"Our national debt will soon be larger than our entire economy. We borrow 40 cents of every dollar we spend. This crushing debt stifles job growth, undermines economic confidence, and threatens our nation's future. A recent study shows that it may already be costing us as many as a million jobs a year.
But President Obama has failed to lead in the face of this growing crisis. Today he submitted a budget to Congress that accelerates our dangerous trajectory. His budget increases spending every single year, eventually doubling the size of the entire government from what it was the day he took office. The president's budget also doubles the national debt by the end of his term, and then triples it by the end of the decade.
If we follow this course it will be a national tragedy.
The president has spoken in recent days about winning the future. But his budget reads more like a blueprint for losing the future. It puts us on the road to decline. It simply spends, taxes, and borrows too much.
While I am deeply disappointed, my confidence in our future has not diminished. If Washington does not change direction, the American people will change the direction of Washington.
The American people get it.
Significant spending reductions may not be easy. But they will make us stronger today and more prosperous tomorrow. It's a tough road, but it's the right road--and it's the one that leads to a better future."


Maryland Governor Martin O'Malley (D) issued a statement in response to the president's budget proposal:

"I want to thank President Obama for visiting Parkville Middle School and Center of Technology today to introduce his proposed budget. The President's proposed budget makes the tough and fiscally responsible choices to reduce the deficit, but protect investments in public education and win the future. In Maryland, even in these challenging times, we've protected record education funding for Maryland schools and President Obama's visit today recognizes the importance of these investments as we prepare the next generation of Americans to win the future."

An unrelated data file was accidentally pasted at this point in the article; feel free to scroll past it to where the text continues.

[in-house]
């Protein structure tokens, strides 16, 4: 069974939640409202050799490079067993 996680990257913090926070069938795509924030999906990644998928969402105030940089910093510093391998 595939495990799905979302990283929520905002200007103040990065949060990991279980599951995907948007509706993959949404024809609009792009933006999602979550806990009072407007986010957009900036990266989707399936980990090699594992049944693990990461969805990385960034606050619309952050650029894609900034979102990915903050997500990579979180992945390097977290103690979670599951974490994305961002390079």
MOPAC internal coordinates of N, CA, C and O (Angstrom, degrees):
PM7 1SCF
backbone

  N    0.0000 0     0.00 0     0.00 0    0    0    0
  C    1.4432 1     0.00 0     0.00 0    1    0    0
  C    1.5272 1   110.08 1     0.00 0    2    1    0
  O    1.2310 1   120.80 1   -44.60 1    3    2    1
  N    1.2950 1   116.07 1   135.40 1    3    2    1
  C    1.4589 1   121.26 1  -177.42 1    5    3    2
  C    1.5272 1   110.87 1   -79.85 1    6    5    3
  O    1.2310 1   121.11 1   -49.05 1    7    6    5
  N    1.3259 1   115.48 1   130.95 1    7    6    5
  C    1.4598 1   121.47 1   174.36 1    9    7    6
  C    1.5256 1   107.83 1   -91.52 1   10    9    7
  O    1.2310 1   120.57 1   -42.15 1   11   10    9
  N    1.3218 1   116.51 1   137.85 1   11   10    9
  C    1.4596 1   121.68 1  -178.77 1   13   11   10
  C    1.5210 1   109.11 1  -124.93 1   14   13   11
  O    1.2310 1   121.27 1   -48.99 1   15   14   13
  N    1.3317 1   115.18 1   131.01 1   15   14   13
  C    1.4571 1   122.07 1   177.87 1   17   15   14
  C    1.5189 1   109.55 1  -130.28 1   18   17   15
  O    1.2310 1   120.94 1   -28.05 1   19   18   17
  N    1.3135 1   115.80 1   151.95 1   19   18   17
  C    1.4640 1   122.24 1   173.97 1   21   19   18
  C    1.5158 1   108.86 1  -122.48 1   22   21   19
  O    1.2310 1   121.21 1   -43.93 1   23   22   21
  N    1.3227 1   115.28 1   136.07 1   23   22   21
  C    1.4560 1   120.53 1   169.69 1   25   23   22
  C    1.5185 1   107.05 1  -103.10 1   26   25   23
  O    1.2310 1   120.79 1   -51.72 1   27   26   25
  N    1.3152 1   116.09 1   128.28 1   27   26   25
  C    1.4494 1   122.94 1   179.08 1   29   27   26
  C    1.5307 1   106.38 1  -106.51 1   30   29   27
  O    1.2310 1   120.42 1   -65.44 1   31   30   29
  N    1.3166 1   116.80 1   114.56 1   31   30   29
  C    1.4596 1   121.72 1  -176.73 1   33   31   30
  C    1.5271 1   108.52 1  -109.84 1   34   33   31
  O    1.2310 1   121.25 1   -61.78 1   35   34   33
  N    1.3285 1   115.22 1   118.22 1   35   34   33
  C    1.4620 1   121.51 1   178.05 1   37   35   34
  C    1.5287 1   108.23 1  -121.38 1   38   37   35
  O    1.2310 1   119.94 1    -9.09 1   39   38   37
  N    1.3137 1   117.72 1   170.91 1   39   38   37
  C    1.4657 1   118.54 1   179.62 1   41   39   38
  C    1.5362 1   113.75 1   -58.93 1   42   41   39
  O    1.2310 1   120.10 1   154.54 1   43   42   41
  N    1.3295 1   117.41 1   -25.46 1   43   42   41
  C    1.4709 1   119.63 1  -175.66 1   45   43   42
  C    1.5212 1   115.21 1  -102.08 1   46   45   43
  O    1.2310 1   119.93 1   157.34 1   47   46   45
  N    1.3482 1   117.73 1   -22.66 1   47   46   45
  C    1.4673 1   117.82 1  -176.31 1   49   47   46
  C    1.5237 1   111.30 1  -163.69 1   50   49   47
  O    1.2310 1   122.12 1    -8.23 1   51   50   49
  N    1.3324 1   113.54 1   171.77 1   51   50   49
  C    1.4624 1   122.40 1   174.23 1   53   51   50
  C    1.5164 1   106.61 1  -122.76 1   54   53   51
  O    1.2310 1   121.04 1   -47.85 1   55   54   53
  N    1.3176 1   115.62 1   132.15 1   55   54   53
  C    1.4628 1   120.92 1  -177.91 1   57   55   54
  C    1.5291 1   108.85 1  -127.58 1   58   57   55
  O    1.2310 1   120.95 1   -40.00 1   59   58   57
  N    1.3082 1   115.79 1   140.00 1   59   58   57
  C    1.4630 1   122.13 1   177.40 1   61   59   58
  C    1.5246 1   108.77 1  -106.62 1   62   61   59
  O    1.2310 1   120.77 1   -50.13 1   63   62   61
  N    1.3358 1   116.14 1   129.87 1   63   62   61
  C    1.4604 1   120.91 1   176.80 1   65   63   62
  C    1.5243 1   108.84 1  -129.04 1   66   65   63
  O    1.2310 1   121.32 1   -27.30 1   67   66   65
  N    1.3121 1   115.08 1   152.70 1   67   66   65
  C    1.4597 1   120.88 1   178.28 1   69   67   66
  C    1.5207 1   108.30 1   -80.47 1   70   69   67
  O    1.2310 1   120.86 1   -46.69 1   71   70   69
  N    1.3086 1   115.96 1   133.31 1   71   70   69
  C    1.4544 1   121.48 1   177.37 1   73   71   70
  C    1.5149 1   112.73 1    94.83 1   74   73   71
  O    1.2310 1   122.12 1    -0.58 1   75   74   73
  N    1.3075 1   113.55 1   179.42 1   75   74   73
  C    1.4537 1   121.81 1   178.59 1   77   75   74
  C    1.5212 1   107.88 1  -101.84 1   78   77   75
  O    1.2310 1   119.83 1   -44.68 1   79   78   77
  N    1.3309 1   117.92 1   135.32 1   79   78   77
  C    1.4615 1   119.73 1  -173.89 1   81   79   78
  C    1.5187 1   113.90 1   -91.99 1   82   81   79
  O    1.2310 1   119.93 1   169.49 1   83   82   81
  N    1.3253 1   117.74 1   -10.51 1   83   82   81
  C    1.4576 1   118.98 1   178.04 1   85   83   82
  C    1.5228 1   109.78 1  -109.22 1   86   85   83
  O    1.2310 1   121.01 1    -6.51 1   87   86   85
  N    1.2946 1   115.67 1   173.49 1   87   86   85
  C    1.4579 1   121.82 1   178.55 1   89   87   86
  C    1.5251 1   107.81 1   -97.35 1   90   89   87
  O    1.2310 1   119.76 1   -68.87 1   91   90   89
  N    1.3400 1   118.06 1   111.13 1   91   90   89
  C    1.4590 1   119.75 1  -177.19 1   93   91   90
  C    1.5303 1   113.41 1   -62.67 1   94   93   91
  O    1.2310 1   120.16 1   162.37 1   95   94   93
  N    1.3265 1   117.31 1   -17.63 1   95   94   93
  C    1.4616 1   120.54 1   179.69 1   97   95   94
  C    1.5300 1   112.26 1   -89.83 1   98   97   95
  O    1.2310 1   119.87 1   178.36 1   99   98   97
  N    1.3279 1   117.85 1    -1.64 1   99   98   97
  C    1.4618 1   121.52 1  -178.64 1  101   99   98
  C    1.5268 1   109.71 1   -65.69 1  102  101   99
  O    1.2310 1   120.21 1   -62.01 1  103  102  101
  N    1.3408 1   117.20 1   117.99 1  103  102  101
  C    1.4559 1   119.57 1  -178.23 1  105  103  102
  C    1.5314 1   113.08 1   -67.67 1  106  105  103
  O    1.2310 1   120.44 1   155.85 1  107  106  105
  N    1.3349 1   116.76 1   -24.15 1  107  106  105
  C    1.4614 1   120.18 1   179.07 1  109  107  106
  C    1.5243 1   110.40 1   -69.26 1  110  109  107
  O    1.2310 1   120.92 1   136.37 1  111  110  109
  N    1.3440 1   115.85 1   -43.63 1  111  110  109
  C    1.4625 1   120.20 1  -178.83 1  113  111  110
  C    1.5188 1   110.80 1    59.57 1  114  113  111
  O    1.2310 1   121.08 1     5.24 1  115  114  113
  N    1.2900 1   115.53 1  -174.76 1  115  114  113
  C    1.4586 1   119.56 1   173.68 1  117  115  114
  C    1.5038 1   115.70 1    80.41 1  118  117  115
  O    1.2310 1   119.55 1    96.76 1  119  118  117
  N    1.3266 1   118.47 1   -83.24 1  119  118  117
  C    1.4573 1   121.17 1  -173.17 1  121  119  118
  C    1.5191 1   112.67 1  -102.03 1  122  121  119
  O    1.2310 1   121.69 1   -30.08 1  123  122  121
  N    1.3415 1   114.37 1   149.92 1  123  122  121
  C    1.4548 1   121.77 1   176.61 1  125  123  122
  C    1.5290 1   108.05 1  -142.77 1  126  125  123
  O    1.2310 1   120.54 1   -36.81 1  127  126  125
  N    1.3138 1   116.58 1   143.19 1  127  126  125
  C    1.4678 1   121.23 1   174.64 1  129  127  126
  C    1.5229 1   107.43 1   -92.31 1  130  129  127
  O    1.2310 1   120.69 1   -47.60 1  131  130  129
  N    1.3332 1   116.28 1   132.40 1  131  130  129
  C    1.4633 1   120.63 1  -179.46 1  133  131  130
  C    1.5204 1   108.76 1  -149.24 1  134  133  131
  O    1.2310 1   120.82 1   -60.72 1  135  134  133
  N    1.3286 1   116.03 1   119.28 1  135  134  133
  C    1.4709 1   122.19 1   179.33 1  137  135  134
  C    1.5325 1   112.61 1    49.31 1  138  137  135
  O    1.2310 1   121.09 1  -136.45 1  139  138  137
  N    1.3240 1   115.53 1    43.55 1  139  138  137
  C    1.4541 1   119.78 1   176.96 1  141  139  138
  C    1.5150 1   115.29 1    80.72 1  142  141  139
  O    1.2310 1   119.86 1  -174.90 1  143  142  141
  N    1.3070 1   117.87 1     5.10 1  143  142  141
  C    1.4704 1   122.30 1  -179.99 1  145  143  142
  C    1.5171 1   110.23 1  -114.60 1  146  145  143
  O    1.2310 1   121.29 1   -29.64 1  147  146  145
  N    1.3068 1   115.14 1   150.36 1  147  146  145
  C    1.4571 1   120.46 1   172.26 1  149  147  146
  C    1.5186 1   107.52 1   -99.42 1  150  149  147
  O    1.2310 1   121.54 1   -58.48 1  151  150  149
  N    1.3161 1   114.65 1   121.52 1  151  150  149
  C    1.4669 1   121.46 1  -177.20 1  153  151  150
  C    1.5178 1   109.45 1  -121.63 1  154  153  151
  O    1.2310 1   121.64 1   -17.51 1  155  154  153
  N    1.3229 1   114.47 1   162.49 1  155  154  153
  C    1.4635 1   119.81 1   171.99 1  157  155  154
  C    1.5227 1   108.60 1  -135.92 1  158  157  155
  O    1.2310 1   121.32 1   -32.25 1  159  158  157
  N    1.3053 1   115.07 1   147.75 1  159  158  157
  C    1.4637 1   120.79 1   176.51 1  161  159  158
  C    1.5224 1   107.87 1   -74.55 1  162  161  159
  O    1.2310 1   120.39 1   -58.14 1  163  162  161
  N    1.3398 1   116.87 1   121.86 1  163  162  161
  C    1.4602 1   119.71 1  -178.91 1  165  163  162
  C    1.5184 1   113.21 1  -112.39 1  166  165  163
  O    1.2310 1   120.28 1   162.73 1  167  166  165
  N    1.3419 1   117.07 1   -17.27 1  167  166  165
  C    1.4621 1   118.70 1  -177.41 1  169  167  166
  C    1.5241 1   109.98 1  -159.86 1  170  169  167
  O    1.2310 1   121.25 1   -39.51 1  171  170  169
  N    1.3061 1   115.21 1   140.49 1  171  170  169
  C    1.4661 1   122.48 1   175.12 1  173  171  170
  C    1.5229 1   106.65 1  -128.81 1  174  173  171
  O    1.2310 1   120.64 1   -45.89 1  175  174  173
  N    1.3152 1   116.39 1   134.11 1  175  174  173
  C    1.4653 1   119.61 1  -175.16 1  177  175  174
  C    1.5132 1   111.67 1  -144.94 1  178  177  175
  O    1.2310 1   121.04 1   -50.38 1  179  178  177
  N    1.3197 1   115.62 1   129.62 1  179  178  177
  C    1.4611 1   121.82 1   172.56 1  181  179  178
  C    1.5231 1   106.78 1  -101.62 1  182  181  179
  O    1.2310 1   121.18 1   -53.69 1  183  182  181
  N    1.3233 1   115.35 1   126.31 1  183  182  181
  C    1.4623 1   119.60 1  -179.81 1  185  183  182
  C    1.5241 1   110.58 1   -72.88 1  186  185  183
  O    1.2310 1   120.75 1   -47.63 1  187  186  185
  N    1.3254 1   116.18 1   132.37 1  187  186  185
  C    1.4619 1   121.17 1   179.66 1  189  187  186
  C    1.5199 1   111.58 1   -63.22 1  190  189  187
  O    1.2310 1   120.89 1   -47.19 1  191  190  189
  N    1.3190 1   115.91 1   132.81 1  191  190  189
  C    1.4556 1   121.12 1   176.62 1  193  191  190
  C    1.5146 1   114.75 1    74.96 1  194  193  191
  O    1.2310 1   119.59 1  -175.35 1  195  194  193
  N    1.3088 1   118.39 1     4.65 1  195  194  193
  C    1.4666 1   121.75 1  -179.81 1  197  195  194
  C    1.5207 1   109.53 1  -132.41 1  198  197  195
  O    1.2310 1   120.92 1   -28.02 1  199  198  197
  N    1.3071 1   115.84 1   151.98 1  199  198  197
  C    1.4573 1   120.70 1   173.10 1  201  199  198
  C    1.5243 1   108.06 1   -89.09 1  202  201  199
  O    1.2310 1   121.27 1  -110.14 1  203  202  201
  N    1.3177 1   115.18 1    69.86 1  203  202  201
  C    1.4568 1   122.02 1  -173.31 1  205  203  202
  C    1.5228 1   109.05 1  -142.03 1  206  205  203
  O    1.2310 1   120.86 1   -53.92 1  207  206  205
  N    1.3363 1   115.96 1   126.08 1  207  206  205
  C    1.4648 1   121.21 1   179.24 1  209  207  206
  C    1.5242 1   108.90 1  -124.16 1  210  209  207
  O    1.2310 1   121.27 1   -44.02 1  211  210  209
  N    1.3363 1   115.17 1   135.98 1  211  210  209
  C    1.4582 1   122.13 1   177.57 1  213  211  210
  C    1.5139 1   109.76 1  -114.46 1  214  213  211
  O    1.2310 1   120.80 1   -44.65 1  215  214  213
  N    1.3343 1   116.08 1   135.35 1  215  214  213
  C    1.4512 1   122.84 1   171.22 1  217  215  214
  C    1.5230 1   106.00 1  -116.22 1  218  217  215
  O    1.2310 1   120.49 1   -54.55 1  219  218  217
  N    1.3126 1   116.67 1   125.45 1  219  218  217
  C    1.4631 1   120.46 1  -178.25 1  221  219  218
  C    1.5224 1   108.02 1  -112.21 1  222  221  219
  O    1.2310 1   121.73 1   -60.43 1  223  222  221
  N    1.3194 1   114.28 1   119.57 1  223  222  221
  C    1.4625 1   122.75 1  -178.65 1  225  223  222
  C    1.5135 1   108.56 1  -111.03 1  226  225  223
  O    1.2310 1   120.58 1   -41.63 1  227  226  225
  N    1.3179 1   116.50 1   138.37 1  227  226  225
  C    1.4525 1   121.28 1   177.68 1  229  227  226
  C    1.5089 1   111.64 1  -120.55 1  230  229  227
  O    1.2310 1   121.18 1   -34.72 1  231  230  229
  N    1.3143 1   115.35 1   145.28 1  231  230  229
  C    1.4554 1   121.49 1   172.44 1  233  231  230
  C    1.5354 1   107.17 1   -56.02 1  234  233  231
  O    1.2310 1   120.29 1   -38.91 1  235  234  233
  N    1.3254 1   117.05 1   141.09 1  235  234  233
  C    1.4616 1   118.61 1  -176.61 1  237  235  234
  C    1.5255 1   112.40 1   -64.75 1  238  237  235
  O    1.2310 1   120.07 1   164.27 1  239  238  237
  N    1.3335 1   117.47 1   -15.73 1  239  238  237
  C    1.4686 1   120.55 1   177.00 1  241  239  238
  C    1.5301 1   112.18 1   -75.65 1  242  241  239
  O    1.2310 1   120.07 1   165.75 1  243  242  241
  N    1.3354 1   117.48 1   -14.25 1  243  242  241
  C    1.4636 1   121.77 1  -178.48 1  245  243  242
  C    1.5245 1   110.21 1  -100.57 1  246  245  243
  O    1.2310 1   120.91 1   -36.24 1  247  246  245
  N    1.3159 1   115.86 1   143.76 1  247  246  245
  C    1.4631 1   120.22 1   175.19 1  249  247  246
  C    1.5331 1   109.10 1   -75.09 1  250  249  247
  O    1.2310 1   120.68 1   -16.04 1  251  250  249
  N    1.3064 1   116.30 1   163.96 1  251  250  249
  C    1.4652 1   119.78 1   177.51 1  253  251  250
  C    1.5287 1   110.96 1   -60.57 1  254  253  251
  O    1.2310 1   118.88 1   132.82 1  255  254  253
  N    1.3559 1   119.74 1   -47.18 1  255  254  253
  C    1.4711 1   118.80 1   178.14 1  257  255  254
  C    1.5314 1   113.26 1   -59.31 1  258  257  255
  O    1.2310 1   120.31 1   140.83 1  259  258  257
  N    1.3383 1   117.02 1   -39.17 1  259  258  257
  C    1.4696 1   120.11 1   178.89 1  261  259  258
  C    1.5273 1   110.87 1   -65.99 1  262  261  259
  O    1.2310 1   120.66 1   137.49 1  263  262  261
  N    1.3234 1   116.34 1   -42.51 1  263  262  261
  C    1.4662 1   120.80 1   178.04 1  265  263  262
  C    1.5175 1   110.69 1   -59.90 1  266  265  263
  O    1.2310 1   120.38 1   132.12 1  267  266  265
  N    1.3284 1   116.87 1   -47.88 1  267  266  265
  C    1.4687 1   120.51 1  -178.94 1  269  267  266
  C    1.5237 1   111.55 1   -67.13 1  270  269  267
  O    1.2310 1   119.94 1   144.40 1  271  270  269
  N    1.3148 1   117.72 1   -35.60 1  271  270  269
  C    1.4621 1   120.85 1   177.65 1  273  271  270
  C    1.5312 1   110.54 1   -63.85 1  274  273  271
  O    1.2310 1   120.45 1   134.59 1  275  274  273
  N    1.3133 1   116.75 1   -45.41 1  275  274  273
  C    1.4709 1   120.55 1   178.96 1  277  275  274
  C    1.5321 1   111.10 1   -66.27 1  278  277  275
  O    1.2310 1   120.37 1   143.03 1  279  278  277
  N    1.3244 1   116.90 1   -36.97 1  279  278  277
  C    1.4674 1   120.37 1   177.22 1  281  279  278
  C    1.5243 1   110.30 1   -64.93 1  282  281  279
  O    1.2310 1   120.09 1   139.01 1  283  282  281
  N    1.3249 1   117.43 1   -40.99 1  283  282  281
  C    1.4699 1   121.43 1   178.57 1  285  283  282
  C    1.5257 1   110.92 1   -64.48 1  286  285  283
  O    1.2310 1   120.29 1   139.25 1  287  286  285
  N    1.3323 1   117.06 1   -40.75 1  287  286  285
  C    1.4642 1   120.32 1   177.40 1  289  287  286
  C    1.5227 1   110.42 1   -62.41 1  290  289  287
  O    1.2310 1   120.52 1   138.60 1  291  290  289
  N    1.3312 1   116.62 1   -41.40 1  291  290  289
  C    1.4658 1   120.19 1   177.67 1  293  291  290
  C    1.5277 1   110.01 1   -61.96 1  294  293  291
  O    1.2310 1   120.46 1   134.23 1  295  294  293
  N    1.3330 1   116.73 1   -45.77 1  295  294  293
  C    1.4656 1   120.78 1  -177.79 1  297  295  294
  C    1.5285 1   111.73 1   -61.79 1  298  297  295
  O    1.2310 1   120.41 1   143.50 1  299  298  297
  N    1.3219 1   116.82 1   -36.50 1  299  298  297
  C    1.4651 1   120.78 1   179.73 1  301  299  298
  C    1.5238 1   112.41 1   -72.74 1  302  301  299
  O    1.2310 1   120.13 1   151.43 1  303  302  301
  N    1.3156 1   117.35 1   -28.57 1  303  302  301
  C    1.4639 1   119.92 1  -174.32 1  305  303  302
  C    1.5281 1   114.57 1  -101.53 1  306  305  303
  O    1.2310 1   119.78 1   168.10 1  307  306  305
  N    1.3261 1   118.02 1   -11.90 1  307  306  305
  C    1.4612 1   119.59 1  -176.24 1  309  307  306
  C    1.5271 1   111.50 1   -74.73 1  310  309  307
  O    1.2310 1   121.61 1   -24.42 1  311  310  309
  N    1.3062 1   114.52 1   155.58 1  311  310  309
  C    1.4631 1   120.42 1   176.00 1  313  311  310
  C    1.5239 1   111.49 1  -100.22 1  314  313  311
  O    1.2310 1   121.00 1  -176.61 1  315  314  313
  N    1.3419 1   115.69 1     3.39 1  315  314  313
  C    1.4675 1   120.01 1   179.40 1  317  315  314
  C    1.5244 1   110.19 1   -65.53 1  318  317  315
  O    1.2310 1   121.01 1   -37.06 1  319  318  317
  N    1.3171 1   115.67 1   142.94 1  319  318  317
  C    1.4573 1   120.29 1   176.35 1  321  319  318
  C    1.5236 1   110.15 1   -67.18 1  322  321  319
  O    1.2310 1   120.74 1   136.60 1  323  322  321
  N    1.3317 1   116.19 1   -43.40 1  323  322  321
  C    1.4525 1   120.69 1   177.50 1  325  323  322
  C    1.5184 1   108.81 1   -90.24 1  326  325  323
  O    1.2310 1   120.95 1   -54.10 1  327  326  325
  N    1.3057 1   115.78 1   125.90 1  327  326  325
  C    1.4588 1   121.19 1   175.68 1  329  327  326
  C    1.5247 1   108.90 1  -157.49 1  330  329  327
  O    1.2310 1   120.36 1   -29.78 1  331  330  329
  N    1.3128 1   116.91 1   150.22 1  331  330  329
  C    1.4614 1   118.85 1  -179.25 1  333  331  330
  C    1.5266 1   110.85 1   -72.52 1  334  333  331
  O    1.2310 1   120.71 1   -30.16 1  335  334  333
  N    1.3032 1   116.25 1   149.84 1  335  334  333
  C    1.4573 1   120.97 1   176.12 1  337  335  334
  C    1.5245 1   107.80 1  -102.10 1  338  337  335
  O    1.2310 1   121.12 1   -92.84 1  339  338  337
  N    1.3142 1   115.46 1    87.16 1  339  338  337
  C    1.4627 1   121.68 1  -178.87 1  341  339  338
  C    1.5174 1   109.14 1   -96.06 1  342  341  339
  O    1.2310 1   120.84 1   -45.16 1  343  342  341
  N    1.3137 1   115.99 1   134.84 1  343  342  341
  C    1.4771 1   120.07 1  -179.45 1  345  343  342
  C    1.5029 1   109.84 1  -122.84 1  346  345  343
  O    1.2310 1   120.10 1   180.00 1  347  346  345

"Parkville Middle School and Center of Technology is a wonderful example of Maryland's best-in-the-nation public schools, which serve as a national model for career technical education, focusing on the disciplines of science, technology, engineering, and math that prepare our students for the new economy".

Senate Majority Leader Harry Reid (D-Nev.) praised the president's budget proposal Monday, releasing the following statement:

"The President's budget offers a long-term plan to responsibly cut the deficit in half in his first term while investing in things that grow our economy, such as education, innovation and infrastructure.
"The President's plan stands in stark contrast to Republicans' record. One doesn't need to look any further than the President's predecessor to see that Democrats have a history of fiscal responsibility, as opposed to the Republican record of ballooning debts and skyrocketing deficits. The last Republican President actually turned a record surplus into a record deficit while doubling our debt. Now, Congressional Republicans are offering a short-sighted, short-term plan to slash the programs that keep us safe and make us competitive while spending billions to provide special breaks to oil and gas companies, the insurance industry, and billionaires.